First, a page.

Classified-advertising site Craigslist is countersuing eBay, accusing the online auction company of using its stake in Craigslist to misappropriate proprietary information and engage in false advertising, trademark infringement, and a host of other wrongdoings.
The suit, filed in a San Francisco court, is a response to eBay's suit filed April 22 against Craigslist, which charged that Craigslist's board of directors secretly plotted to dilute eBay's 28.4 percent investment in the site after eBay launched a competing online classified-advertising service called Kijiji. eBay launched Kijiji overseas in 2005 and in the U.S. last year.
Craigslist's countersuit, filed Tuesday with the Superior Court of the State of California, reveals a sea of bad blood between the companies and escalates the legal battle between them. It also sheds light on tensions between the two that began even before eBay purchased its stake in Craigslist in August 2004.
In its suit, Craigslist accuses eBay of calling Kijiji a "Craigslist killer" inside the company and using the Craigslist moniker to confuse the public and "illegally divert" Internet traffic from Craigslist to eBay and the Kijiji site. Craigslist also accuses eBay of treating it as a subsidiary and making repeated unreasonable demands for confidential information.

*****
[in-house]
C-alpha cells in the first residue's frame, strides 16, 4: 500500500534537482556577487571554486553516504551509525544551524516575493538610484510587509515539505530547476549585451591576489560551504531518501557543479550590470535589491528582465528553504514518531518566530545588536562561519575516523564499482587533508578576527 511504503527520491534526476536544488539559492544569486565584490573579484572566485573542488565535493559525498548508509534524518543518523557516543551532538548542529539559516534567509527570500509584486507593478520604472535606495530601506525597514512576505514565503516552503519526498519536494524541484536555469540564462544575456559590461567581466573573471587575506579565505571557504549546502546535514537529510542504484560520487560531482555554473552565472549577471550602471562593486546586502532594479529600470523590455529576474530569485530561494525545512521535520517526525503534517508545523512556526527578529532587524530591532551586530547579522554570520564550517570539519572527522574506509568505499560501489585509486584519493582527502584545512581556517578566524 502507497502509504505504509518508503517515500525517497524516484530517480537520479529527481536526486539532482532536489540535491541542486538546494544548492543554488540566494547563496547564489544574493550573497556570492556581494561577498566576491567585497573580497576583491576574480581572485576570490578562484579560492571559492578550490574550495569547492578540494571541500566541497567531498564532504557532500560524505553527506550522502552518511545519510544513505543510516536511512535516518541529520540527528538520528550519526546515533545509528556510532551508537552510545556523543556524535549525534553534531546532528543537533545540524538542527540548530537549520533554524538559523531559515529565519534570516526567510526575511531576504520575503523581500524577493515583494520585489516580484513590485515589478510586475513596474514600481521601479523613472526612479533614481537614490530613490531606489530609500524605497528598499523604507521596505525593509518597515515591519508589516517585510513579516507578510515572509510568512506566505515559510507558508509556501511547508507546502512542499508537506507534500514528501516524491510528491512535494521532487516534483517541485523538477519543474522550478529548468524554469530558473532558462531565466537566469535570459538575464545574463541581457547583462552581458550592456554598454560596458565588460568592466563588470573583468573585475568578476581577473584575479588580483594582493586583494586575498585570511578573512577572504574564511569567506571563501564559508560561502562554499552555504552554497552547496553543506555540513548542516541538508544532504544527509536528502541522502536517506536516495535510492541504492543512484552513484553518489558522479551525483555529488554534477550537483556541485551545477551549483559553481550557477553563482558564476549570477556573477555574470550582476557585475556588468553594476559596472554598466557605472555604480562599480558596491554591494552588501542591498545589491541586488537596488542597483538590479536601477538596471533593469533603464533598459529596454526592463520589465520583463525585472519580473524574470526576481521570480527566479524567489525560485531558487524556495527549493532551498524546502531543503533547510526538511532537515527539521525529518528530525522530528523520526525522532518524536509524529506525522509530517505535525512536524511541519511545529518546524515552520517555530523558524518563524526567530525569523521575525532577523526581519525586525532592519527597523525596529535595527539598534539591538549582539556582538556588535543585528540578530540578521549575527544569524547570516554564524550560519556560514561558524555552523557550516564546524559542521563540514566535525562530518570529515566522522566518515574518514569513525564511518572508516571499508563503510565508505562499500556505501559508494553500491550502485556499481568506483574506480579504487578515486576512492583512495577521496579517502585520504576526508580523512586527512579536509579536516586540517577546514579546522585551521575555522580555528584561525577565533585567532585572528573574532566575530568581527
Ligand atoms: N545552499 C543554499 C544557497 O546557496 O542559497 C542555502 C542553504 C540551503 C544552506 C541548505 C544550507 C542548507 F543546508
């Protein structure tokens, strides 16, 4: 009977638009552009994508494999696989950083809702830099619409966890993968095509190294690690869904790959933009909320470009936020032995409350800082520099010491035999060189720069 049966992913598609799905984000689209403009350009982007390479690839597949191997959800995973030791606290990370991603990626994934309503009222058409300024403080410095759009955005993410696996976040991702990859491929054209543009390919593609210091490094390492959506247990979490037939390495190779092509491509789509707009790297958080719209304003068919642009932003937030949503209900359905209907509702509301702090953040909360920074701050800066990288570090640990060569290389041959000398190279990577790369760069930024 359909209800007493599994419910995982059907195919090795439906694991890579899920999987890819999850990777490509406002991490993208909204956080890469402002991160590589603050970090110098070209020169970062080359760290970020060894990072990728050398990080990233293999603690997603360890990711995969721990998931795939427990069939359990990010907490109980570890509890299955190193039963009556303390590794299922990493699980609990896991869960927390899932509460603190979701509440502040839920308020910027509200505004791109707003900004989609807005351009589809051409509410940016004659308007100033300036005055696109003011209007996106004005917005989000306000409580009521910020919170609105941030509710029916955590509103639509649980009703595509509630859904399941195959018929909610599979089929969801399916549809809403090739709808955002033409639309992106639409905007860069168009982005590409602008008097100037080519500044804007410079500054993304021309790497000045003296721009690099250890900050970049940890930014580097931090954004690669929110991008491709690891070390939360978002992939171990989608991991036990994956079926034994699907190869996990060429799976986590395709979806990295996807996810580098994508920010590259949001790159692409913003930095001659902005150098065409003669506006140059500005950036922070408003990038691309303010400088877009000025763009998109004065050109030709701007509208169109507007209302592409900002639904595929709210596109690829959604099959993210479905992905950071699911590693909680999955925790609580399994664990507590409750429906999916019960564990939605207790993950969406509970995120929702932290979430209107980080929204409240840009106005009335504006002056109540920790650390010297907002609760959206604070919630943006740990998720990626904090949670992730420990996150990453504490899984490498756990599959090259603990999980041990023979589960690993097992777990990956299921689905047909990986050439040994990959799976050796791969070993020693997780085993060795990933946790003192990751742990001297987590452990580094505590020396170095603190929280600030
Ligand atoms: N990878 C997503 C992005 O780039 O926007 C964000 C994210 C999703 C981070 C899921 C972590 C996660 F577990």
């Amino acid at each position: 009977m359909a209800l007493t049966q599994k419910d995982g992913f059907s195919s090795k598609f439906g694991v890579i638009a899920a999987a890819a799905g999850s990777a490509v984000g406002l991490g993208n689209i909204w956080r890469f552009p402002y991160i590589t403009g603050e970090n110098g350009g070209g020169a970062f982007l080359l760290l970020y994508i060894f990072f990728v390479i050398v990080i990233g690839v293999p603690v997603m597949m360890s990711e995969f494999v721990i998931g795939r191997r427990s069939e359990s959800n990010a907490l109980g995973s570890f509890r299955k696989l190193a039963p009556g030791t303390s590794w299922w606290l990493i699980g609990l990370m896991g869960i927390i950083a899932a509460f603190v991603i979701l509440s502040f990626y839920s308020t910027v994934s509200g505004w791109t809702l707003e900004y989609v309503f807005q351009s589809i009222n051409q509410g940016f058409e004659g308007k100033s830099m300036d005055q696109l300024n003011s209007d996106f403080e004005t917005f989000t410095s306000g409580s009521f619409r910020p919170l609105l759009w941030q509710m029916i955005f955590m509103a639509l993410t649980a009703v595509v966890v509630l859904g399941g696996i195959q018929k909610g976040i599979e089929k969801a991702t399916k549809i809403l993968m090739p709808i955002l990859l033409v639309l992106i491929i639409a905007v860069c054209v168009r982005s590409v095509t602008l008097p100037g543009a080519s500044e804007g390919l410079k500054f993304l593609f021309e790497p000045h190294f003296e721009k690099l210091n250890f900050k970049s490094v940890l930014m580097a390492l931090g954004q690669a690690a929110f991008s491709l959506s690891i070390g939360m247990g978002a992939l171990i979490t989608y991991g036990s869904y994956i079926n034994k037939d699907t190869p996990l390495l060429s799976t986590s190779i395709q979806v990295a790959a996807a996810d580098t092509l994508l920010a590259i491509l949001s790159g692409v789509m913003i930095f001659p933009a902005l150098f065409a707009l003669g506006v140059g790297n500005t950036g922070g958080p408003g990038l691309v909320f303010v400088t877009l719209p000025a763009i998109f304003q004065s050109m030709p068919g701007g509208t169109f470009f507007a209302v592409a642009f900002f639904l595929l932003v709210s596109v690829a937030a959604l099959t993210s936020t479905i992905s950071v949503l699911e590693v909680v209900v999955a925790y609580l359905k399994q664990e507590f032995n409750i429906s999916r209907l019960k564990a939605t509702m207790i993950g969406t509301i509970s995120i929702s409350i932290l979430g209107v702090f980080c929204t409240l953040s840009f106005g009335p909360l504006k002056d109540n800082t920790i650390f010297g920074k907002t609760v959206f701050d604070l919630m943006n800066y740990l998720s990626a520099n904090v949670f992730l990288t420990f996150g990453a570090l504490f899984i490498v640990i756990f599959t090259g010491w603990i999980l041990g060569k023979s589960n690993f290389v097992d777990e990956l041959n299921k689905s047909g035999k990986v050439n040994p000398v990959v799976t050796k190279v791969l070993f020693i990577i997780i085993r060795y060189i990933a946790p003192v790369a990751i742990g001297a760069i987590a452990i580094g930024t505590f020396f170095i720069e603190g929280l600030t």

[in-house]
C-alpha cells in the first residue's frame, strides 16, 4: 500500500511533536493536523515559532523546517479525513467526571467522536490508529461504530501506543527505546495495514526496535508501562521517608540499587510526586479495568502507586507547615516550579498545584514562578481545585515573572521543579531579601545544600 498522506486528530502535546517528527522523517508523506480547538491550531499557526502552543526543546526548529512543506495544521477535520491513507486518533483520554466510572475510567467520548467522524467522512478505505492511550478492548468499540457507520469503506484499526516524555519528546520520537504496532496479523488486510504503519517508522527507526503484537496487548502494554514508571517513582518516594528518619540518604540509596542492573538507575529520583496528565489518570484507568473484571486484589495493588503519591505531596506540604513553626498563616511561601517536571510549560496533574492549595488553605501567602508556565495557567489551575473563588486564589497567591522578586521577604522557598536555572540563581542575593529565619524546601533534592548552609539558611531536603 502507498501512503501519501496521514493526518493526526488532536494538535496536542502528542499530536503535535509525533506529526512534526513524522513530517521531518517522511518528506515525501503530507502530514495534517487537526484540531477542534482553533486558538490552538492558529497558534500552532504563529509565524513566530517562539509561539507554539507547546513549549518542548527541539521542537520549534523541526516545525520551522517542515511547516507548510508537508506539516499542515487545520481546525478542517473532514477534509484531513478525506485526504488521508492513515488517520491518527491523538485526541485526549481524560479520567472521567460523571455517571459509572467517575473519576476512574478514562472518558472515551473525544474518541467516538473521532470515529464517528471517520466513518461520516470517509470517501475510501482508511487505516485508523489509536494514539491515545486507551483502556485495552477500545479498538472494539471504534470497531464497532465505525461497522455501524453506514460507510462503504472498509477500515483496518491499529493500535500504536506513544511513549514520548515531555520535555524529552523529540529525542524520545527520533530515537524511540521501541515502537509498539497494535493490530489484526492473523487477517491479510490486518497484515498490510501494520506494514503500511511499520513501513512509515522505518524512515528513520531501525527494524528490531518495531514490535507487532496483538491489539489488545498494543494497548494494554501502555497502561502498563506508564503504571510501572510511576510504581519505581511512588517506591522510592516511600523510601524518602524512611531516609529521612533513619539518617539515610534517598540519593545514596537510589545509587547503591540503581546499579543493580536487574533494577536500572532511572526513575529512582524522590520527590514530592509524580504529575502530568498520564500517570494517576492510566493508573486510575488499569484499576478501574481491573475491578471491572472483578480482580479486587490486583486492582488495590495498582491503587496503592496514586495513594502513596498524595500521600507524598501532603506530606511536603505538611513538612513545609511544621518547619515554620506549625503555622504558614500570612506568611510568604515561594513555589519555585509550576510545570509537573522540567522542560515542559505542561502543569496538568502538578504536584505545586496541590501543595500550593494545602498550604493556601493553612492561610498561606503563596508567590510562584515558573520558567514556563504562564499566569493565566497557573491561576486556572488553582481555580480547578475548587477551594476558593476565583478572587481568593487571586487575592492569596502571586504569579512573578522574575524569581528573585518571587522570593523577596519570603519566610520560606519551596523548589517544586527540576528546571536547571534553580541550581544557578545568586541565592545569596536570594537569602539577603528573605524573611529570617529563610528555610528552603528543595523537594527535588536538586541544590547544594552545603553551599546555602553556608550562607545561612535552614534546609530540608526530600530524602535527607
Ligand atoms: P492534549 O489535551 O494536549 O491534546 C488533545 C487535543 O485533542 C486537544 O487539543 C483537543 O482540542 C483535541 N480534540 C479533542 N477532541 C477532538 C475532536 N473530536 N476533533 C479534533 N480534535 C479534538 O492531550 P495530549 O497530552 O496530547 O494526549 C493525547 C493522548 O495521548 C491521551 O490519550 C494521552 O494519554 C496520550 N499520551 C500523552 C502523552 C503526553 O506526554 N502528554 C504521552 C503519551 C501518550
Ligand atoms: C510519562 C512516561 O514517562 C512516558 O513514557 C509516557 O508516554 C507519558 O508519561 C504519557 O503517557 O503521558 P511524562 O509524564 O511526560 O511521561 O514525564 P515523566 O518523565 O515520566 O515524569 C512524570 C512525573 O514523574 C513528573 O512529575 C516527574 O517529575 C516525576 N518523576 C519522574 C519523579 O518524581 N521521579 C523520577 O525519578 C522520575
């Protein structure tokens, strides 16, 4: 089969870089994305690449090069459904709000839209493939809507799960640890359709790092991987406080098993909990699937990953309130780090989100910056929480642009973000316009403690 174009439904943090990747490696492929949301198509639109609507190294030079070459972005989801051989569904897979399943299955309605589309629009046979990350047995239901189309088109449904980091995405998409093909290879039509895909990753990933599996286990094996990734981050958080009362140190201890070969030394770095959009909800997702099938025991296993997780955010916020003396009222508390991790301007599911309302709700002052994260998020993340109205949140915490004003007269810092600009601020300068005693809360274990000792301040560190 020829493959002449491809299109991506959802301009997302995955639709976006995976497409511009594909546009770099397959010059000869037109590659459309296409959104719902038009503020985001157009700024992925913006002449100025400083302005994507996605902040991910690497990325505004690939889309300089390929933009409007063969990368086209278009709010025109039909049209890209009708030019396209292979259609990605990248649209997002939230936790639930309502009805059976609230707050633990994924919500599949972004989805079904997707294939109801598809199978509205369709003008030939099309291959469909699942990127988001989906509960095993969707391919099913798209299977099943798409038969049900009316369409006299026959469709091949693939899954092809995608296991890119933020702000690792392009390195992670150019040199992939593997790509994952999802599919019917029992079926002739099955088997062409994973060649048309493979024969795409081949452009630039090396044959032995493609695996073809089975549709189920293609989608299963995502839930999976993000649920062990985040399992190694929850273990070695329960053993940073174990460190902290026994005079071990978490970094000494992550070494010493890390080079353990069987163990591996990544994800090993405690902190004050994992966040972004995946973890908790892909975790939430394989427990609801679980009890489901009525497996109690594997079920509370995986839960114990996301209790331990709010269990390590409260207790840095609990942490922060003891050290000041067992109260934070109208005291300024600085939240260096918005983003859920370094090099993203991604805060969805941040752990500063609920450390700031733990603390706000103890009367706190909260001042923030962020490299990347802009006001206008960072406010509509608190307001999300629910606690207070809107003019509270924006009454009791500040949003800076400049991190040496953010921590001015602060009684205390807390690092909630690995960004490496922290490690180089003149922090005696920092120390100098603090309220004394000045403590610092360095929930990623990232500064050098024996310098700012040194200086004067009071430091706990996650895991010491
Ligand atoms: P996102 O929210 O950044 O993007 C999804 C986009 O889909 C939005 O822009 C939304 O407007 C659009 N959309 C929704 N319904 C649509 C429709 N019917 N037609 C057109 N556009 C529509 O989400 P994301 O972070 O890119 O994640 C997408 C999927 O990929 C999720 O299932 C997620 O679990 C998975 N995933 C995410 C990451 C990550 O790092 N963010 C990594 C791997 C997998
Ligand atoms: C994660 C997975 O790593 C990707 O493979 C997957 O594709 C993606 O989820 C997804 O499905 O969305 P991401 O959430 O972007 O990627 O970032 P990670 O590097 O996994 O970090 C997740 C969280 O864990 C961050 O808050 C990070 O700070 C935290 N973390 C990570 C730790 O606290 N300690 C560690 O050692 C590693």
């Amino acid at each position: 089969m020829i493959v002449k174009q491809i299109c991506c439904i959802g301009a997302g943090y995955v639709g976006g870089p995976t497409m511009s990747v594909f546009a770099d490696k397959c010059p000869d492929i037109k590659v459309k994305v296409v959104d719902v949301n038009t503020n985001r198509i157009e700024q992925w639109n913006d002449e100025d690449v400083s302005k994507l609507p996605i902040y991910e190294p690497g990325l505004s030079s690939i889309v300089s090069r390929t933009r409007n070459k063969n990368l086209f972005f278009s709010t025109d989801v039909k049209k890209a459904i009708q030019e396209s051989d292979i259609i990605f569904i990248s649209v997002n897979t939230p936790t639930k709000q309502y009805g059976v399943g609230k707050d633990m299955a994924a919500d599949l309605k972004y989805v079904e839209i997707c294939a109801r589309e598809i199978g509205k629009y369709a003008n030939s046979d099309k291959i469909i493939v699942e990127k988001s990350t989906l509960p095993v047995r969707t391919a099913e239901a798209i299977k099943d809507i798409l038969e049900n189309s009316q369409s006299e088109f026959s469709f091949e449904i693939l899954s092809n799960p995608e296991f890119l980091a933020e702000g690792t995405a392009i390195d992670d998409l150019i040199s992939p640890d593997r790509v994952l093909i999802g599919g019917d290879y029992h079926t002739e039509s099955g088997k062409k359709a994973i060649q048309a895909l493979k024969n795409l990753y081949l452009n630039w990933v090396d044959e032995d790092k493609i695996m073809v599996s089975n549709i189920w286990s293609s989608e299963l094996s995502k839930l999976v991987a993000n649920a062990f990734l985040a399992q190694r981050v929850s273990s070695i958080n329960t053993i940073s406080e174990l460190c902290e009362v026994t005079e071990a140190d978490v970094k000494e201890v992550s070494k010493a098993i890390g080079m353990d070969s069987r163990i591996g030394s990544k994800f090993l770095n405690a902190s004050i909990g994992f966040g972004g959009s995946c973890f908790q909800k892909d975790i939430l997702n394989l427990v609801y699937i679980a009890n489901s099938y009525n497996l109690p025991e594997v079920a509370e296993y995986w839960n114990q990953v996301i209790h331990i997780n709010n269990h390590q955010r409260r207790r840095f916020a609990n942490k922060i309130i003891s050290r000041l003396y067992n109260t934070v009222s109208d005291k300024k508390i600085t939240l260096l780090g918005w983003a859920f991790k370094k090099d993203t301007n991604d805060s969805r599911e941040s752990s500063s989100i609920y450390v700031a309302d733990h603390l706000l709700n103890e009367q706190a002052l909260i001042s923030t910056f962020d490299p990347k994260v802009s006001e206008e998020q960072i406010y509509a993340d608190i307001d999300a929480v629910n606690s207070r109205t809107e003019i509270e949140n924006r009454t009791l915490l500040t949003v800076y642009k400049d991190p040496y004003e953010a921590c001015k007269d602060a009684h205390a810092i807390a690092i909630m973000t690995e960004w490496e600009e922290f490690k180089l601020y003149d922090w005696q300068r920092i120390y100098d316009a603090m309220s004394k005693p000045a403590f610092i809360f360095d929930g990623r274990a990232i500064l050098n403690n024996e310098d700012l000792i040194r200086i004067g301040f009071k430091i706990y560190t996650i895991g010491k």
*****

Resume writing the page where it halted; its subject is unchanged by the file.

Craigslist is asking the court to order eBay to return to it all shares acquired "by means of, or for the purpose of, unfair competition." It is also asking that eBay pay damages and return the profits it made from its misuse of Craigslist's information and trademark.
Craigslist has posted a link to the lawsuit on its Web site in a blog posting by CEO Jim Buckmaster. In the posting, he briefly outlines the charges his company is making against eBay and the relief Craigslist is requesting from the court.
According to eBay's suit against Craigslist, filed on April 22 in Delaware's Court of Chancery, Buckmaster and Craigslist founder Craig Newmark breached "fiduciary duties" to the company. eBay has accused the pair of diluting its stake to 24.85 percent of Craigslist's outstanding shares so eBay would not have the 25 percent investment it needed to elect a director to Craiglist's board.